With increasingly long wet spells, surface water runoff flooding is a growing problem. But what is the legal position?
Contact our Property Disputes Team on 01225 462871 or by email.
Surface water runoff, otherwise known as surface water flooding or pluvial flooding, occurs when water – typically rainwater – does not drain away through the soil, instead lying on or flowing over the ground surface.
Runoff may occur even over normally free-draining soil if the ground is saturated or baked hard due to a prolonged dry spell.
Who is responsible for surface water drainage?
The law does not attribute responsibility for surface water per se. However, the Flood and Water Management Act (2010) requires county councils to coordinate the work of different organisations in managing the problem.
Water coming from neighbour’s property
But what about where the problem is one between private landowners?
Property owners have a common law duty to use their land in a way that does not increase the risk of flooding on neighbouring property. If one property owner does something on their land resulting in flooding – or increased flooding – on another person’s property, they risk a claim for an injunction and/or damages. An injunction will require the responsible landowner to take steps to remedy the problem. Damages compensate for the financial loss caused.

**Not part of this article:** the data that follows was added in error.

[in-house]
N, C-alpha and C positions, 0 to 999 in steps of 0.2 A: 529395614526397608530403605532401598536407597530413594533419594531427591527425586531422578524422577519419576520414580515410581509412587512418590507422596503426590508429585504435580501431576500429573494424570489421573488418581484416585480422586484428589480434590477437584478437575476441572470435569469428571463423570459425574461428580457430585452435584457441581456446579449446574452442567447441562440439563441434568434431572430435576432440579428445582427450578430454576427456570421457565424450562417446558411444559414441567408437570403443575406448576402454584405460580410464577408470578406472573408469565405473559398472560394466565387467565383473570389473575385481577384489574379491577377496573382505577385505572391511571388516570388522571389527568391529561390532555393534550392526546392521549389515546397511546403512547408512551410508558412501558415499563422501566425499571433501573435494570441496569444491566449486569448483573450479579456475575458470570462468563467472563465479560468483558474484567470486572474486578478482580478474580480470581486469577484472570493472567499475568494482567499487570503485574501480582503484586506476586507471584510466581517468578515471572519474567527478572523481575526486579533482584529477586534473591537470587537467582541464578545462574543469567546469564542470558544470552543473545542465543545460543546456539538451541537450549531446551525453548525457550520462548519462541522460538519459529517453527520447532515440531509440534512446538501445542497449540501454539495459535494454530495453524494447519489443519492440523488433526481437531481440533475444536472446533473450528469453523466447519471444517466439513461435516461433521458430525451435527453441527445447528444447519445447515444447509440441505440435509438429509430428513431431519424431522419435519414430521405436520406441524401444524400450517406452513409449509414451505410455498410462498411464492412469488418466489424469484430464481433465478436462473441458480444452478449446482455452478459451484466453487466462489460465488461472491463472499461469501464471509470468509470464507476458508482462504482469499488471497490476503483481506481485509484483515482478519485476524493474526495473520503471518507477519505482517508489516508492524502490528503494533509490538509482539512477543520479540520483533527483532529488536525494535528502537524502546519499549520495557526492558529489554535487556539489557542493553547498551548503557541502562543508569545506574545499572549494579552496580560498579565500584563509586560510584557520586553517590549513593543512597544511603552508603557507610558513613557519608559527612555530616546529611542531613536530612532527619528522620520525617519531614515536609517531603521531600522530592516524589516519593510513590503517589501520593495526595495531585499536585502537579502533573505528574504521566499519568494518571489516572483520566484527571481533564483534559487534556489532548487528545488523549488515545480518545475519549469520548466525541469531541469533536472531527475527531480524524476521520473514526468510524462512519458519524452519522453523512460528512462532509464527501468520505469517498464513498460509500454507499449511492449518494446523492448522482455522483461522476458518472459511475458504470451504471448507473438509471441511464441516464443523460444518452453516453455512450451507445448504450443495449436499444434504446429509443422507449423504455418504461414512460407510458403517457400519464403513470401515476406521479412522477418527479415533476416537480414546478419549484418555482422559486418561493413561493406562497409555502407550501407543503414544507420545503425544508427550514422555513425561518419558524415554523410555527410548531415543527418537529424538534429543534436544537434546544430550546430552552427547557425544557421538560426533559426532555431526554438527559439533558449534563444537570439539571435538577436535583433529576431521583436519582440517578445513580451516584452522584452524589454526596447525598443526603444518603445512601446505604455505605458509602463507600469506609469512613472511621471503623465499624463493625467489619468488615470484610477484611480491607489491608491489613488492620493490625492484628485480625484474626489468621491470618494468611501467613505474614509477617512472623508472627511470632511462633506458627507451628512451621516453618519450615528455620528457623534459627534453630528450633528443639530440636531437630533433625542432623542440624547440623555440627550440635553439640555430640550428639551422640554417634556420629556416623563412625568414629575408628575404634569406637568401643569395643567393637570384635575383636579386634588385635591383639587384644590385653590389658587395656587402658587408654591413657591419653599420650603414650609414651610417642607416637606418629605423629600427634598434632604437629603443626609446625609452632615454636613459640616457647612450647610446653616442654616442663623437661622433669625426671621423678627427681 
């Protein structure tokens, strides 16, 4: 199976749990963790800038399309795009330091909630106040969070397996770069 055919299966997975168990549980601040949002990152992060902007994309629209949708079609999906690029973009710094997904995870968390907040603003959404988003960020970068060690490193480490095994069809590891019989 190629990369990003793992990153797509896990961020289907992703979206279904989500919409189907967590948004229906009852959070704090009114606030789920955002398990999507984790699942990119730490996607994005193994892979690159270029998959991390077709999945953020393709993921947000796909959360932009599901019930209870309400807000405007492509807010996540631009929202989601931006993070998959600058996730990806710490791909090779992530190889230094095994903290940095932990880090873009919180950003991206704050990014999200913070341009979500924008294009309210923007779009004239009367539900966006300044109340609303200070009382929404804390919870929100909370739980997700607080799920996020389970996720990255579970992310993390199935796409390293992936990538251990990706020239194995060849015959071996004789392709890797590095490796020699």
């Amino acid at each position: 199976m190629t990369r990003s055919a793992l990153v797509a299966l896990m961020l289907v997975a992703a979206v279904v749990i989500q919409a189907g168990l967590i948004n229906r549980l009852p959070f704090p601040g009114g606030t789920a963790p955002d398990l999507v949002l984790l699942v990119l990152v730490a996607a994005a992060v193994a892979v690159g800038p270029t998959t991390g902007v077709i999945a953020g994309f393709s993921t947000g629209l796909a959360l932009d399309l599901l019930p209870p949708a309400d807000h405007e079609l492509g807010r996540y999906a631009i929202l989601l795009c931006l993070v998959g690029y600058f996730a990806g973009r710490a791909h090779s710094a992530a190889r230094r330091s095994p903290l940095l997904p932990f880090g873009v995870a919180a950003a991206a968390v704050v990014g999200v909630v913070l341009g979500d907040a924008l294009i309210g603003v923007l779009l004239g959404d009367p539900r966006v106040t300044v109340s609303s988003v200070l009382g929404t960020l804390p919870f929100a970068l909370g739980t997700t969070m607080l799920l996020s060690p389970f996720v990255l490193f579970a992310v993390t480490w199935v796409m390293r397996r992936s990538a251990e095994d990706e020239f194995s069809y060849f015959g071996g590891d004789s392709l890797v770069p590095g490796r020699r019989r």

Surface water runoff law UK
To reduce the risk of flooding to your neighbours, the law also requires you to:
- Keep your drains clear and ensure you don’t drain water onto your neighbour’s property or into their foul drain. You have a natural right of drainage in terms of water that flows naturally downhill across your land to a neighbour’s land. However, you cannot artificially channel water in such a way that it causes damage to a neighbour’s land. If you do so, you open yourself to civil action.
- Maintain any flood defences on your land. If a failure to maintain such defences results in flooding or increased flooding, you open yourself to a claim.
What if your property is next to a river or other water course?
If your property lies near a river or other natural watercourse, you have certain rights at common law, known as riparian rights. One of those rights allows you to take reasonable steps to protect your property from flooding. That includes an entitlement to put up flood defences such as an embankment or wall. But in doing so, you must not cause harm to other people’s land or property.
If your defences exacerbate the flooding on a neighbour’s property, you may face a claim for an injunction and/or compensation.
Please note, however, that irrespective of your riparian rights, your flood defences may still require consent from the Environment Agency and/or planning permission from your local authority. Speak to both before undertaking any work.
Also, remember that your proposed works may not be allowed if they would reduce flood storage on a flood plain.